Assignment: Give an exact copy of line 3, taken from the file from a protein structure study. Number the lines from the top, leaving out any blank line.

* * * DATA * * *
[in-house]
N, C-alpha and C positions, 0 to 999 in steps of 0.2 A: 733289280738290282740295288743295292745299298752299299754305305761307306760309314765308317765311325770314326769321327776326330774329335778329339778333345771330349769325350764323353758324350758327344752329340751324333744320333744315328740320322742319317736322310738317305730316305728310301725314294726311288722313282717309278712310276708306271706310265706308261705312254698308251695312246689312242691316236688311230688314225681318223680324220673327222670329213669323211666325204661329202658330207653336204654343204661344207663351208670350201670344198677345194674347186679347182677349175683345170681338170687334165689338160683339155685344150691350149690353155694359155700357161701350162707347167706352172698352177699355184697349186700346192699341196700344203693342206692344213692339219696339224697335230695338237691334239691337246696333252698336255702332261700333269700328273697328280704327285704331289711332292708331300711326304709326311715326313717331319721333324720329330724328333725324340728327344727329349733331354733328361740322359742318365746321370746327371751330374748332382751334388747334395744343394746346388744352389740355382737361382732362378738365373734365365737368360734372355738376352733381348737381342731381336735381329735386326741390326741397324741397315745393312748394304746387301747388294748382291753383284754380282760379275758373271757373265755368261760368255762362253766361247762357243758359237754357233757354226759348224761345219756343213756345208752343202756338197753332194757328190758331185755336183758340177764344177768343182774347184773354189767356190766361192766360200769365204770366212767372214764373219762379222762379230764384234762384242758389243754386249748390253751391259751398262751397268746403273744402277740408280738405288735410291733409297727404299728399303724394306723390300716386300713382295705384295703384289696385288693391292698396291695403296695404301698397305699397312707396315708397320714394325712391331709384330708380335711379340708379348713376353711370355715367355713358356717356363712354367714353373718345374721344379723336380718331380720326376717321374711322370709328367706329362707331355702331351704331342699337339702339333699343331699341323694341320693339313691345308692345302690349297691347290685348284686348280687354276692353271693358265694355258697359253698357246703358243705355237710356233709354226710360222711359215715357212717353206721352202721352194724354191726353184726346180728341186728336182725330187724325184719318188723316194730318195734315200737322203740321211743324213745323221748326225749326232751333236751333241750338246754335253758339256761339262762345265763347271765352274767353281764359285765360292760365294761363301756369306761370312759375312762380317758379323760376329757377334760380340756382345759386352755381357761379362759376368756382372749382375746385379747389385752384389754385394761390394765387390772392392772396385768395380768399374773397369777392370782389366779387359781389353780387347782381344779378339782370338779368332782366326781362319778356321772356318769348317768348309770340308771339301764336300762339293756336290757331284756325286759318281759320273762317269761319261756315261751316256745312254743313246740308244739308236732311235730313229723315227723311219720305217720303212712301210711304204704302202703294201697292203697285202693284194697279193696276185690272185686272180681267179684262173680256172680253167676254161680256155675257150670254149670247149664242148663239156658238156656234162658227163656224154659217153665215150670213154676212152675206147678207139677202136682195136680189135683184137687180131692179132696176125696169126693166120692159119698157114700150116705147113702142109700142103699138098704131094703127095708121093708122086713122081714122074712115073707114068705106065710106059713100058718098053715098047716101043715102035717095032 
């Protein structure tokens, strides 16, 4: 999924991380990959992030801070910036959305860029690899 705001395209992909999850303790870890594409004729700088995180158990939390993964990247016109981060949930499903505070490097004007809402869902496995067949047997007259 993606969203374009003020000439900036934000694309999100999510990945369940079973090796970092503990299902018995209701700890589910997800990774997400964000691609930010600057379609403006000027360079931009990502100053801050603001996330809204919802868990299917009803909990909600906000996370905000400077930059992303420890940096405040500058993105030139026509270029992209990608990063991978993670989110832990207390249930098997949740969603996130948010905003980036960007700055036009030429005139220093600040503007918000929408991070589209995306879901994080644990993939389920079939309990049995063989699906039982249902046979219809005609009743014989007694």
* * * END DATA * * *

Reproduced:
């Protein structure tokens, strides 16, 4: 999924991380990959992030801070910036959305860029690899 705001395209992909999850303790870890594409004729700088995180158990939390993964990247016109981060949930499903505070490097004007809402869902496995067949047997007259 993606969203374009003020000439900036934000694309999100999510990945369940079973090796970092503990299902018995209701700890589910997800990774997400964000691609930010600057379609403006000027360079931009990502100053801050603001996330809204919802868990299917009803909990909600906000996370905000400077930059992303420890940096405040500058993105030139026509270029992209990608990063991978993670989110832990207390249930098997949740969603996130948010905003980036960007700055036009030429005139220093600040503007918000929408991070589209995306879901994080644990993939389920079939309990049995063989699906039982249902046979219809005609009743014989007694």